The founders and directors of Skolkovo resident startups make up nearly one-third of a list of “20 young and promising heroes of tomorrow” published by the RBC news agency’s magazine on Thursday.

Six of the 20 inventors and entrepreneurs described by the magazine as “working in breakthrough areas of business and creating a new economy” represent Skolkovo companies. All of the people included in the list are under the age of 35, and according to RBC, “have huge potential for growth.”

Right now, “they are severely underappreciated,” the list’s authors wrote.  

Ekaterina Lengold, who was included on the list, speaking at Skolkovo's Technopark last autumn. Photo: Sk.ru.

The Skolkovo entrepreneurs included in the list were, in alphabetical order:

Nikita Chen-iun-tai, founder and CEO of Apis Cor, a mobile 3D printer that can print entire buildings in 24 hours. The company made international headlines when it printed its pilot project, a 38-square-metre house, in the Moscow suburb of Stupino earlier this year at a cost of less than $10,000. Apis Cor, a resident of Skolkovo’s energy cluster, has also opened a representative office in San Francisco, and plans to start serial production of its printers there.

Apis Cor first came to the attention of the Skolkovo Foundation last February in the company’s home city of Irkutsk, when it was one of the winners of the Irkutsk stage of the Startup Tour, Skolkovo’s roving quest for talented tech startups. Two months later, the company won a grant of 3 million rubles ($53,000) from Skolkovo in the final of the Technostart competition for industrial solutions, and soon after became a resident. In March this year, the company topped the best hardware startup category in the Startup of the Year awards.

Ilya Gelfenbein, the co-founder of Speaktoit (api.ai), a resident of Skolkovo’s IT cluster described by RBC as “a pioneer of the young chatbot industry.” In 2014, the chatbot company attracted $2.6 million in investment from a group of investors led by Intel.  In 2016, Api.ai’s technology and team was bought up by Google on terms that were not disclosed.

Ekaterina Lengold, a graduate of the Skolkovo Institute of Science and Technology, and founder of ImageAiry, a resident of Skolkovo’s space cluster that describes itself as a marketplace for Earth observation services.

“We invented a system in which anyone – be they an agriculturalist or a land developer; anyone at all – could buy any image they needed of a particular area of the Earth taken by a satellite,” RBC quoted Lengold as describing her project to them back in 2015.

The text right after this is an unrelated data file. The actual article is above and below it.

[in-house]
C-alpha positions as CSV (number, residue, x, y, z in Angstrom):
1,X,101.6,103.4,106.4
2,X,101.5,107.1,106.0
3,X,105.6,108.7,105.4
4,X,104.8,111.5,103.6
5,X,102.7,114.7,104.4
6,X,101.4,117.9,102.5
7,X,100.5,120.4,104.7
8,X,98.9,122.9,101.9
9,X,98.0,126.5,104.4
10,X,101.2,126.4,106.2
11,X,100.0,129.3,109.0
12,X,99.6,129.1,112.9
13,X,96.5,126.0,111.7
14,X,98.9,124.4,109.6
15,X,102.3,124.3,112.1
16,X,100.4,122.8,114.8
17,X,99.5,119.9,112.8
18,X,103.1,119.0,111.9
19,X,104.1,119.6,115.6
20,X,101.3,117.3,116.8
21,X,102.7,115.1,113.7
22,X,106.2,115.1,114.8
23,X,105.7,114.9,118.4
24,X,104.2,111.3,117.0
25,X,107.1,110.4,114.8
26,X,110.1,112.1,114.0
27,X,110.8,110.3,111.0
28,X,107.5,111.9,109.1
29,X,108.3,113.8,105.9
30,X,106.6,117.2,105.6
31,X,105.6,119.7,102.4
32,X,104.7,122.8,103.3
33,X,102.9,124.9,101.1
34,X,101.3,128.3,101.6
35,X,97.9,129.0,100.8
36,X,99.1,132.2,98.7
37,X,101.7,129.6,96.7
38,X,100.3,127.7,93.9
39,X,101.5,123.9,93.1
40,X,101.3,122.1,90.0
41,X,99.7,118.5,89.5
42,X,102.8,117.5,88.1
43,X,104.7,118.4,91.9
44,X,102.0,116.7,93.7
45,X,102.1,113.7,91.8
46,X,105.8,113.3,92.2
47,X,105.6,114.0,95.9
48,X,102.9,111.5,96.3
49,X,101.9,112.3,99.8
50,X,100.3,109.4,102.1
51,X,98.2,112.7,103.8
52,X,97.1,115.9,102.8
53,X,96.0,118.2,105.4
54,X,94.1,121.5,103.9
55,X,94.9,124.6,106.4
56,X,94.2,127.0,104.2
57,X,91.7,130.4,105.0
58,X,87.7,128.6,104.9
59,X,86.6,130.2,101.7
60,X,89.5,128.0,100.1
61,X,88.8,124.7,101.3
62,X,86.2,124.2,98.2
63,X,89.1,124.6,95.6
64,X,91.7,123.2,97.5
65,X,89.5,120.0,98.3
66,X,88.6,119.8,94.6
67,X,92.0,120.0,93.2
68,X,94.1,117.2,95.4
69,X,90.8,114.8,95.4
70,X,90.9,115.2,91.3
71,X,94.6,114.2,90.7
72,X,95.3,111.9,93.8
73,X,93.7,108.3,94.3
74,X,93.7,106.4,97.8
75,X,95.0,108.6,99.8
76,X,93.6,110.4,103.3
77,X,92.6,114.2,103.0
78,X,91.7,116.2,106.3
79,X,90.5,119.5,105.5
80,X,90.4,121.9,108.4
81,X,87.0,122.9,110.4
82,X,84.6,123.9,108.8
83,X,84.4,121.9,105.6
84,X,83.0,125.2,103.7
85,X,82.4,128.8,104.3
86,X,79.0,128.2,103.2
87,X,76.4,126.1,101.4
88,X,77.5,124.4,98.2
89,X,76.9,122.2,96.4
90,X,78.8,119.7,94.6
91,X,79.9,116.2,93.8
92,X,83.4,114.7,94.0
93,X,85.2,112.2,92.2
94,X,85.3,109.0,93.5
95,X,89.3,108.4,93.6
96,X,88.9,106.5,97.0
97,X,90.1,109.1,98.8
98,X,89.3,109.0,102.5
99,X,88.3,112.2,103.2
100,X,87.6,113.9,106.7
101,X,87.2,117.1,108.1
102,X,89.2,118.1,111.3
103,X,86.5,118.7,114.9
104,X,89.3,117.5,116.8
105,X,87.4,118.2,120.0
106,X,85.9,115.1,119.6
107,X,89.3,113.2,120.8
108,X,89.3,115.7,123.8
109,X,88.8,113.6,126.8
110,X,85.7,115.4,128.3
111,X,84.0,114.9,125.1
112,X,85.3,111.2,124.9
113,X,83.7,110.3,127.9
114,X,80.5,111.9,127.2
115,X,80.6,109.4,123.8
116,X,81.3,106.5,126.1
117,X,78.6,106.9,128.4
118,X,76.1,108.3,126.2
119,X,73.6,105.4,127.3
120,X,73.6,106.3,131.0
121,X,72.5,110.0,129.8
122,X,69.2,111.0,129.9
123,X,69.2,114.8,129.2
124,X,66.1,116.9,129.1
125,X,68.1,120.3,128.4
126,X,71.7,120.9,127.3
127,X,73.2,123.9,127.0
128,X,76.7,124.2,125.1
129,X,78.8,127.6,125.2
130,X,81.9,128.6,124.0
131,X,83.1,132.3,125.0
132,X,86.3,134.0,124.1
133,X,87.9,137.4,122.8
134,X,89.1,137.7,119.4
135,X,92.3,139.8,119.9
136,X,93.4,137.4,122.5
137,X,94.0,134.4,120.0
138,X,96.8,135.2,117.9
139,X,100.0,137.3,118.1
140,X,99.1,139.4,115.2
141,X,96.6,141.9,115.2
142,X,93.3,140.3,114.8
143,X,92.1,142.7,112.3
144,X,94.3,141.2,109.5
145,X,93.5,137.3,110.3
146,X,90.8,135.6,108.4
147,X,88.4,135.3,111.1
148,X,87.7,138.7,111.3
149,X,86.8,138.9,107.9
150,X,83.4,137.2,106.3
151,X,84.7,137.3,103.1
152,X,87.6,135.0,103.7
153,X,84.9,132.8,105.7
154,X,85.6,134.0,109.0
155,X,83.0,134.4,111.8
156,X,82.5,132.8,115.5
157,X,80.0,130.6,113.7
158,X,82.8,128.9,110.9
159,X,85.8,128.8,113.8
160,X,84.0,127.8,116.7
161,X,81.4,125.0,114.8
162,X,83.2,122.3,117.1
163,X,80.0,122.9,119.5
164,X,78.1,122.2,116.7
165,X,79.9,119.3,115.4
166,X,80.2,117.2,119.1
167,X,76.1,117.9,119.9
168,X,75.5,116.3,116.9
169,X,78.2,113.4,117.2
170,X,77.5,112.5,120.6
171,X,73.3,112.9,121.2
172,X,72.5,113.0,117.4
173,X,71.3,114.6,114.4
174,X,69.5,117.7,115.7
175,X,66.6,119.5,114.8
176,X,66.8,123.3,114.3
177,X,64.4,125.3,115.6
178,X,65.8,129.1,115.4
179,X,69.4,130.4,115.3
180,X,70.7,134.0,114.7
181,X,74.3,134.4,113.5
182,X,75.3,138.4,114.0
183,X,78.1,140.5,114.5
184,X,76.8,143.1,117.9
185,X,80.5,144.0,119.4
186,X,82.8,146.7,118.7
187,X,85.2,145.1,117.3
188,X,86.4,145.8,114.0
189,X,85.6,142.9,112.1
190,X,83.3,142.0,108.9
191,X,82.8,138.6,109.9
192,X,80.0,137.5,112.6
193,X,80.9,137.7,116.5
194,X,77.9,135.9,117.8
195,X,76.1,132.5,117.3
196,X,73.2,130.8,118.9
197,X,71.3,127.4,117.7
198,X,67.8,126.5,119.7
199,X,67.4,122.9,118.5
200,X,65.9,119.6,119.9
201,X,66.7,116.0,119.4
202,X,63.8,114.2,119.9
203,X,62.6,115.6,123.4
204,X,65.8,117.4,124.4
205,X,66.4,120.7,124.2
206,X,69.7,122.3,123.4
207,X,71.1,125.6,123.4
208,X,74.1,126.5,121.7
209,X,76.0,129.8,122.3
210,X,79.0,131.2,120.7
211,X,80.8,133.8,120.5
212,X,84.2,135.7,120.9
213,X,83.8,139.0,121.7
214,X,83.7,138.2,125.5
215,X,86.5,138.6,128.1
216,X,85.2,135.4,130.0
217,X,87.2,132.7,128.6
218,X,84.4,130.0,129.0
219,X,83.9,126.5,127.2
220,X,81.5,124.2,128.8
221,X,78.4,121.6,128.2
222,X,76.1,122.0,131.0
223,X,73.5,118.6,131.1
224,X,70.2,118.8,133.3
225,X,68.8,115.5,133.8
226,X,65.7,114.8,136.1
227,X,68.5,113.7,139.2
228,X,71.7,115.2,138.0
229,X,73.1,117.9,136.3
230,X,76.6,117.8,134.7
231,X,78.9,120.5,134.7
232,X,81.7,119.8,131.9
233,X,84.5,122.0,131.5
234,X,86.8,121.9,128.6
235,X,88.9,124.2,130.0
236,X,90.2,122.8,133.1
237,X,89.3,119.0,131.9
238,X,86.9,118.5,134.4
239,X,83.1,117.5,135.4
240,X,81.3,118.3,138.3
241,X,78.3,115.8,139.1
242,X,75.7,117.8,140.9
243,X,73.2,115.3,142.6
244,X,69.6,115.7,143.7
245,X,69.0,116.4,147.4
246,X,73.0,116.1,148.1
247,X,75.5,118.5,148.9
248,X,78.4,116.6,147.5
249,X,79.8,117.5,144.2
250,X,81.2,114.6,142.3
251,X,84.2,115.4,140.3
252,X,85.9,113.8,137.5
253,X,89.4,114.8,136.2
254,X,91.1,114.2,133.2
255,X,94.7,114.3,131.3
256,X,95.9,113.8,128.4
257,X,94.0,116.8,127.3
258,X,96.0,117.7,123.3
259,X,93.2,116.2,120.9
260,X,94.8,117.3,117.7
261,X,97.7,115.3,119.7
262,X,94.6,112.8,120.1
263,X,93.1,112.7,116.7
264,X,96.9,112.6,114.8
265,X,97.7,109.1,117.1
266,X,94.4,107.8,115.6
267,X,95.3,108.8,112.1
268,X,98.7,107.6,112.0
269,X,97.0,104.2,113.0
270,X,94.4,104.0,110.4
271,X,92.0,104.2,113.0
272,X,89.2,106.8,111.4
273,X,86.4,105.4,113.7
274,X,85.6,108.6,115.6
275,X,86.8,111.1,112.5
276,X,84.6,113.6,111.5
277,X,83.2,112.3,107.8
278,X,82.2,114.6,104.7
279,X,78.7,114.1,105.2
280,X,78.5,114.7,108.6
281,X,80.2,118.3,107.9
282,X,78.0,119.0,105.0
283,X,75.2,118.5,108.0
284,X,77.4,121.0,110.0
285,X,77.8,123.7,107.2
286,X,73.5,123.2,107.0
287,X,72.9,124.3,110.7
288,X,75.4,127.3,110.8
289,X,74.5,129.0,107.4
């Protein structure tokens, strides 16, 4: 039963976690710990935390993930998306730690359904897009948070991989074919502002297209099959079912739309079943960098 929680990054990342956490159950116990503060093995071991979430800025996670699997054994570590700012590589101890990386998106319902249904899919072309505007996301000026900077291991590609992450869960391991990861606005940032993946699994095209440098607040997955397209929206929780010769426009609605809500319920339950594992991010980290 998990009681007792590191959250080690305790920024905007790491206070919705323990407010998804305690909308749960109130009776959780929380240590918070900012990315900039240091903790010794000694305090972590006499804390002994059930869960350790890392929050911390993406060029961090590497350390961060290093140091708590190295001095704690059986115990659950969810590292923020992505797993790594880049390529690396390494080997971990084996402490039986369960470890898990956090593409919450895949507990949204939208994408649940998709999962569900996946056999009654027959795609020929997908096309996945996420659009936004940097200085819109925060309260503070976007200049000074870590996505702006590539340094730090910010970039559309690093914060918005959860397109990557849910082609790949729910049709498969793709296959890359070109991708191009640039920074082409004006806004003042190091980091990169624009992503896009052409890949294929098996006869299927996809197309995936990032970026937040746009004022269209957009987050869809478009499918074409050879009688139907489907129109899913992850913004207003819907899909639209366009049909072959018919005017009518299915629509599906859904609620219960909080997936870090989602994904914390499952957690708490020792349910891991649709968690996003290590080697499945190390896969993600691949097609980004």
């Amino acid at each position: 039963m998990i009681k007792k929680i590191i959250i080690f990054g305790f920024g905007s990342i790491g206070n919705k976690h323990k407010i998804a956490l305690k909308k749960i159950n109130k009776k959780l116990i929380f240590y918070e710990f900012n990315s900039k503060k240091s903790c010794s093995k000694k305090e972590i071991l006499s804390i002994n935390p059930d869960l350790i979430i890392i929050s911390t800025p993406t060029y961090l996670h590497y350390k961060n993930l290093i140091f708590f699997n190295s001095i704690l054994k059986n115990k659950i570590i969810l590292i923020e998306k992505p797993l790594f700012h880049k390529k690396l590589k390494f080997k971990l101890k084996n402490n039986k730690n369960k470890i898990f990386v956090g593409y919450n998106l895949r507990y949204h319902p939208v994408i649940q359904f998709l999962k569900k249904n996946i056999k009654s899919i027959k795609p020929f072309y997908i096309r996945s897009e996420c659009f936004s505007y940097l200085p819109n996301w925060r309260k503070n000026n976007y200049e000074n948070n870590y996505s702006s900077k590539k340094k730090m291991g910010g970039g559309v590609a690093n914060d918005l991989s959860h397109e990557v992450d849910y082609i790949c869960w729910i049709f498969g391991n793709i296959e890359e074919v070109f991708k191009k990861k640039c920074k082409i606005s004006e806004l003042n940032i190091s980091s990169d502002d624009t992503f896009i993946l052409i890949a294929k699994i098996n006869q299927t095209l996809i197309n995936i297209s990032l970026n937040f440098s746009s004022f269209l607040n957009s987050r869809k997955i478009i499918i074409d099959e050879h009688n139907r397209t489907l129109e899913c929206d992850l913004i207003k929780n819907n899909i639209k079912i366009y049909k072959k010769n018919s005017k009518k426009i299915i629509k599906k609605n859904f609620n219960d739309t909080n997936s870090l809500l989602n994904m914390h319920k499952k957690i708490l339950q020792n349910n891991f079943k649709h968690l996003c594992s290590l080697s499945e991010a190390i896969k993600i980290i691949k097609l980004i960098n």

ImageAiry was later bought by the U.S. company Astro Digital, of which Lengold is now the vice president for development. Astro Digital plans to launch small commercial satellites into space to take images of the Earth’s surface.

Ivan Novikov, CEO of Wallarm, a cybersecurity startup that is a resident of Skolkovo’s IT cluster. The company uses machine learning and artificial intelligence to identify malicious requests received by web applications, combining the functions of a firewall and vulnerability scanner. Last year, Wallarm attracted $2.3 million in investment upon completing the prestigious Silicon Valley seed accelerator programme Y Combinator. The company has ambitious plans for the U.S. market.

In Russia, Wallarm already boasts the major search engine Yandex among its clients, as well as online retailer Ulmart and several banks and payment systems. It produces joint products together with the leading cybersecurity company InfoWatch and Qrator Labs, a fellow Skolkovo resident, and is also partnered with the web server NGINX, which is used by about 40 percent of the world’s top 1,000 websites.

Vitaly Ponomaryov, founder of WayRay, which produces Navion, a holographic navigation system for cars that uses augmented reality to project a virtual route onto the windscreen of the car. The company is also working on a dongle that it describes as a “personal driving coach” that will compile statistics on the driver’s performance and provide feedback on how to improve. Both systems are due out in 2017.

WayRay, a resident of Skolkovo’s advanced manufacturing, nuclear and space technologies, is headquartered in Switzerland with an R&D centre in Russia that employs more than 100 engineers. In the last 18 months, the company has raised $28 million in investment, including $18 million from a consortium headed by the Chinese e-commerce giant Alibaba Group.

WayRay has also entered into a strategic partnership with Banma Technologies, which makes smart car solutions and is funded by Alibaba Group and China’s biggest automaker SAIC Motor, to create an advanced AR human-machine interface that integrates augmented reality navigation, driving assistance notifications, a virtual dashboard and more. The new system will be built into one of Banma’s 2018 car models, making it the world’s first vehicle in production with a holographic AR HUD (head-up display).

Lenar Valeev, one of the co-founders of Eidos Medicine, which makes surgery simulators designed to train surgeons and medical students. Eidos, a resident startup of Skolkovo’s biomed cluster that was founded in Kazan in 2012, has sold its training machines to Japan’s Juntendo university and the Irish medical company Covidien, according to RBC, as well as other centres and universities in the U.S., Europe, Asia and former Soviet countries. By 2015, the company had an annual turnover of more than $10 million. At the end of last year, it was listed in the TechUspekh rating of fast-growing Russian tech companies. It is currently working on a consumer gadget for the diagnosis of viruses.